Inflammatory consequences in a rodent model of mild traumatic brain injury

J. Regino Perez-Polo, Harriet C. Rea, Kathia M. Johnson, Margaret A. Parsley, Geda C. Unabia, Guo Jing Xu, Smitha K. Infante, Douglas S. Dewitt, Claire E. Hulsebosch

Research output: Contribution to journalArticle

57 Scopus citations

Abstract

Mild traumatic brain injury (mTBI), particularly mild "blast type" injuries resulting from improvised exploding devices and many sport-caused injuries to the brain, result in long-term impairment of cognition and behavior. Our central hypothesis is that there are inflammatory consequences to mTBI that persist over time and, in part, are responsible for resultant pathogenesis and clinical outcomes. We used an adaptation (1 atmosphere pressure) of a well-characterized moderate-to-severe brain lateral fluid percussion (LFP) brain injury rat model. Our mild LFP injury resulted in acute increases in interleukin-1α/β and tumor necrosis factor alpha levels, macrophage/microglial and astrocytic activation, evidence of heightened cellular stress, and blood-brain barrier (BBB) dysfunction that were evident as early as 3-6 h postinjury. Both glial activation and BBB dysfunction persisted for 18 days postinjury.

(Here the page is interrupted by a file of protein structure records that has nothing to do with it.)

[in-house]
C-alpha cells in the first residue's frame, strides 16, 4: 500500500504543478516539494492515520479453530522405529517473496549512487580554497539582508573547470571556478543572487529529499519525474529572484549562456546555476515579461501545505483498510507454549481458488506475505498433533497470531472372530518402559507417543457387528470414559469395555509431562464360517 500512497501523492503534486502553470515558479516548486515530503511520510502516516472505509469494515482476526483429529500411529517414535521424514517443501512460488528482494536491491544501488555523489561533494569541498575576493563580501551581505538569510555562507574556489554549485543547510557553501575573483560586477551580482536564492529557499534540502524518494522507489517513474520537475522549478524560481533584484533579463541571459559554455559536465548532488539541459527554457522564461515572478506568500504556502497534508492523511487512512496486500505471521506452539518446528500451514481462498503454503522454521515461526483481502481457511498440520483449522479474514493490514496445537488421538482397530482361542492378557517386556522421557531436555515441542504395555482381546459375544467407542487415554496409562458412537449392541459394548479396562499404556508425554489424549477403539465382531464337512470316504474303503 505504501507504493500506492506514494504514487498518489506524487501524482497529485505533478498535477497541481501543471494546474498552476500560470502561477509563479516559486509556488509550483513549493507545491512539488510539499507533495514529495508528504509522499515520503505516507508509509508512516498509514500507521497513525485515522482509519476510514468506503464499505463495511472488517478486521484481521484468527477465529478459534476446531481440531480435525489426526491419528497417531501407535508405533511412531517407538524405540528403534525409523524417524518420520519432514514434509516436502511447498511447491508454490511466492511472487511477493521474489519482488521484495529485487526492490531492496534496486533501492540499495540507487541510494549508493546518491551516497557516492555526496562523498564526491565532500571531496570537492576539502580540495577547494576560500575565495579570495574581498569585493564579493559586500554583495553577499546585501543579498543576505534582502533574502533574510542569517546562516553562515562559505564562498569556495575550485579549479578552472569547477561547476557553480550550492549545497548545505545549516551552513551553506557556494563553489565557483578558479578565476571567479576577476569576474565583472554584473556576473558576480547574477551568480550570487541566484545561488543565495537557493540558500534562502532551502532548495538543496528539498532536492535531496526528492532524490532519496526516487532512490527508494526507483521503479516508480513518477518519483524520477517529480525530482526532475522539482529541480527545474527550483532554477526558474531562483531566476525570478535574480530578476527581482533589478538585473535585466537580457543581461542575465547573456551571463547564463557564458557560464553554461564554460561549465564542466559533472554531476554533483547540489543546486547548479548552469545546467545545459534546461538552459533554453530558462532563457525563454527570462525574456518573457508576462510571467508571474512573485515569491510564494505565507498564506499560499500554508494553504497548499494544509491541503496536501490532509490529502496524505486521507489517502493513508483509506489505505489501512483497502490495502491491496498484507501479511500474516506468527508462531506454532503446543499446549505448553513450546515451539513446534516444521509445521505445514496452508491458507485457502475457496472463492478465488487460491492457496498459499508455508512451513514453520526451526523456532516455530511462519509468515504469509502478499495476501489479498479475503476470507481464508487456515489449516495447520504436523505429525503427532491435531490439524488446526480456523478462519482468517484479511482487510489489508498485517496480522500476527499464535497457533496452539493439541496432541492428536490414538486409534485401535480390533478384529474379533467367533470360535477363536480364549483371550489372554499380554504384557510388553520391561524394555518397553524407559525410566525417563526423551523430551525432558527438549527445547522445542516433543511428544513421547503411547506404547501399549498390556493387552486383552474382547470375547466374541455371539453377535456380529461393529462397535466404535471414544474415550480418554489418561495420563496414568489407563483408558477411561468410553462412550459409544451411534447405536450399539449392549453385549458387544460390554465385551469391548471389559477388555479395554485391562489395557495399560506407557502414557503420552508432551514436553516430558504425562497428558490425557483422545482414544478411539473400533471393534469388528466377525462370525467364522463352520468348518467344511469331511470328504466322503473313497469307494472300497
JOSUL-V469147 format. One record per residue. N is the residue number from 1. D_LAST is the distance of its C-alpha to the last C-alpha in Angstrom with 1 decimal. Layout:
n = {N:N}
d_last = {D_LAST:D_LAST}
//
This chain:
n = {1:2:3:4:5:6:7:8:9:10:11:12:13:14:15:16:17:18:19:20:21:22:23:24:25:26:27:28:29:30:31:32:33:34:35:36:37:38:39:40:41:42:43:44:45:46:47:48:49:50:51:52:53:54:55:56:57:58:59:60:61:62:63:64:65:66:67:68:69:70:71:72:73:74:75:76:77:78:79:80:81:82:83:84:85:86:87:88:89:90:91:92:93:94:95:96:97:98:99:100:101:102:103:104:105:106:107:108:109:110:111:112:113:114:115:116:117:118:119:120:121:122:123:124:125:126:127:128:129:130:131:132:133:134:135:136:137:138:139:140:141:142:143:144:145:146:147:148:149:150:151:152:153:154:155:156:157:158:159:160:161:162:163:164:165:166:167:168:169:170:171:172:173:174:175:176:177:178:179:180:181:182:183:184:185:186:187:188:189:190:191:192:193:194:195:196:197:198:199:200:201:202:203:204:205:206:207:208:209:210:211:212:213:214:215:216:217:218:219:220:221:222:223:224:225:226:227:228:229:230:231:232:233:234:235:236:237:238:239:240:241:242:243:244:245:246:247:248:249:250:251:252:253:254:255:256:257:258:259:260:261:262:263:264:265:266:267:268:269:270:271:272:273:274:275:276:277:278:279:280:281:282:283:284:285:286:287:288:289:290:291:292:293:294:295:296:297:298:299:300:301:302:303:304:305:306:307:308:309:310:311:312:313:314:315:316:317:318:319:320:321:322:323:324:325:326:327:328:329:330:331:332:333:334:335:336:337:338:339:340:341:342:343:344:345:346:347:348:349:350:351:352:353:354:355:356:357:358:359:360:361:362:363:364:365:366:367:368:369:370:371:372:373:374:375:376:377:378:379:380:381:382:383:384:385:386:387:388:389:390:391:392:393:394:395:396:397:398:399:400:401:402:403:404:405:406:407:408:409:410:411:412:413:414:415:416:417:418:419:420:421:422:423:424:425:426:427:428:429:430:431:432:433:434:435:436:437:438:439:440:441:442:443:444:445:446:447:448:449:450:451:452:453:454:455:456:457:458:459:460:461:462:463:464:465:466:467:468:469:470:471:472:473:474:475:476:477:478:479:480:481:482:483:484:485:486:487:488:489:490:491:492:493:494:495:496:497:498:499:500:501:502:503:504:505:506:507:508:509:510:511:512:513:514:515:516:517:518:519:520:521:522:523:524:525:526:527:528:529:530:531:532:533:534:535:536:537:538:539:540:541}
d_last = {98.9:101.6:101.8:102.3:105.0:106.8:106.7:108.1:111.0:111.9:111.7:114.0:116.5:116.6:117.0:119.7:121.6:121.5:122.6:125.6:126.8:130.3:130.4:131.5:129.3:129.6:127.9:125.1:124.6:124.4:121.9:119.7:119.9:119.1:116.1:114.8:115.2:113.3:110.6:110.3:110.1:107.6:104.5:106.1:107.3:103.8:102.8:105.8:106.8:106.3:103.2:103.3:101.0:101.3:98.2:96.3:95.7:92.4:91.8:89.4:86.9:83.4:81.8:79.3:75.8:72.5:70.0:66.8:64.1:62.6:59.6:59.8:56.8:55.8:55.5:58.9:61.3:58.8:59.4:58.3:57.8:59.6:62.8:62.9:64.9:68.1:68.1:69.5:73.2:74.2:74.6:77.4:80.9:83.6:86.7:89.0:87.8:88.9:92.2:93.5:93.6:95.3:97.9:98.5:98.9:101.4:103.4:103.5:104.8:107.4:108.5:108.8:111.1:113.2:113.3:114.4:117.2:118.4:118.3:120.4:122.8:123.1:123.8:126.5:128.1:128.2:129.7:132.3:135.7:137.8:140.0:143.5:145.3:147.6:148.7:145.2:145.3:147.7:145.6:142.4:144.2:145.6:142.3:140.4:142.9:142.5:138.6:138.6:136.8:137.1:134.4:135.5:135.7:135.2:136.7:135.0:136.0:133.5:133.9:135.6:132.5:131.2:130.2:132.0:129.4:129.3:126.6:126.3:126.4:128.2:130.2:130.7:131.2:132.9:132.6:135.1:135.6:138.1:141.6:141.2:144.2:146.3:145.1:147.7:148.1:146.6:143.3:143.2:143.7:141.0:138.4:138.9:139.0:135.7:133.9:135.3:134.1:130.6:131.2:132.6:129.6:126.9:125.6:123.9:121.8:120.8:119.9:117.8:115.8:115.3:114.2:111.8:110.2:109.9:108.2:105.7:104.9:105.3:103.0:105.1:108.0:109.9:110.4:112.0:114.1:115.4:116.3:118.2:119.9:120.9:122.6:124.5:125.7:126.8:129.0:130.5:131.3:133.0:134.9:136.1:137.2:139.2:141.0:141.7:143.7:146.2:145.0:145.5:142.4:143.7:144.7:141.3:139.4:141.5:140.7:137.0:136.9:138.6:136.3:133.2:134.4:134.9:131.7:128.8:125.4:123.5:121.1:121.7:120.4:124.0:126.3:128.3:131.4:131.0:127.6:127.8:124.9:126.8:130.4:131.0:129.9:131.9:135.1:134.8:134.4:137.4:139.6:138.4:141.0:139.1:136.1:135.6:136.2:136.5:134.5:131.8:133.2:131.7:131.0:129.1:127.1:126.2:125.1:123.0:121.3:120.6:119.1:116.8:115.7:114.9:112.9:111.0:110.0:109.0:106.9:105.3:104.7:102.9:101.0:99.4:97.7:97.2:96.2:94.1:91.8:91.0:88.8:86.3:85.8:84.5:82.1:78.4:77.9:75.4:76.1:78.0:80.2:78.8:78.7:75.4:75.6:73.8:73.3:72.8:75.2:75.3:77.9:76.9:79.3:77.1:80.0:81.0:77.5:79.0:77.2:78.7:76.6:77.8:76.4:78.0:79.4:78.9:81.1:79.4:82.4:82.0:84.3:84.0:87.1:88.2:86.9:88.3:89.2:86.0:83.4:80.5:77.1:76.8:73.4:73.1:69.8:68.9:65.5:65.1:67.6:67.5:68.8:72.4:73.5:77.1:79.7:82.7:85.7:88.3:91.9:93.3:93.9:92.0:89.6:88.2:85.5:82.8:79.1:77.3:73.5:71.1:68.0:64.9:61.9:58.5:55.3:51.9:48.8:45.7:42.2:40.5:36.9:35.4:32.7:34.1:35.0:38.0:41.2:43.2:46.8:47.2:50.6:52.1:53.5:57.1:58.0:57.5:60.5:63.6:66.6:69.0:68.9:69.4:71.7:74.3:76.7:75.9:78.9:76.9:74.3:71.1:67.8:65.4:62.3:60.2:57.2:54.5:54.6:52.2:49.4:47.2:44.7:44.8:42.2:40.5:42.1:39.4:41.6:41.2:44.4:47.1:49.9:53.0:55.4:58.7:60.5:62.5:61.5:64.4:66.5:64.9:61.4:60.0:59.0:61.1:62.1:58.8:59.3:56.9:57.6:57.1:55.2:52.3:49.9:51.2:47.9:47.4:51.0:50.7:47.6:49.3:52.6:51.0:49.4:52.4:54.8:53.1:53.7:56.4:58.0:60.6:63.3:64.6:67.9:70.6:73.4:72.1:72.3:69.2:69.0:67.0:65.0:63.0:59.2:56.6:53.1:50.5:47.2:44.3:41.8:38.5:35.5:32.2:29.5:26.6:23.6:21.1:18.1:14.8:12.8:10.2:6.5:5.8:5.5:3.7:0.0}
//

Original languageEnglish (US)
Pages (from-to)727-740
Number of pages14
JournalJournal of neurotrauma
Volume30
Issue number9
DOIs
StatePublished - May 1 2013

Keywords

  • Astrocytes
  • Blood-brain barrier
  • Cytokines
  • Inflammation
  • Mild traumatic brain injury

ASJC Scopus subject areas

  • Clinical Neurology

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    Perez-Polo, J. R., Rea, H. C., Johnson, K. M., Parsley, M. A., Unabia, G. C., Xu, G. J., Infante, S. K., Dewitt, D. S., & Hulsebosch, C. E. (2013). Inflammatory consequences in a rodent model of mild traumatic brain injury. Journal of neurotrauma, 30(9), 727-740. https://doi.org/10.1089/neu.2012.2650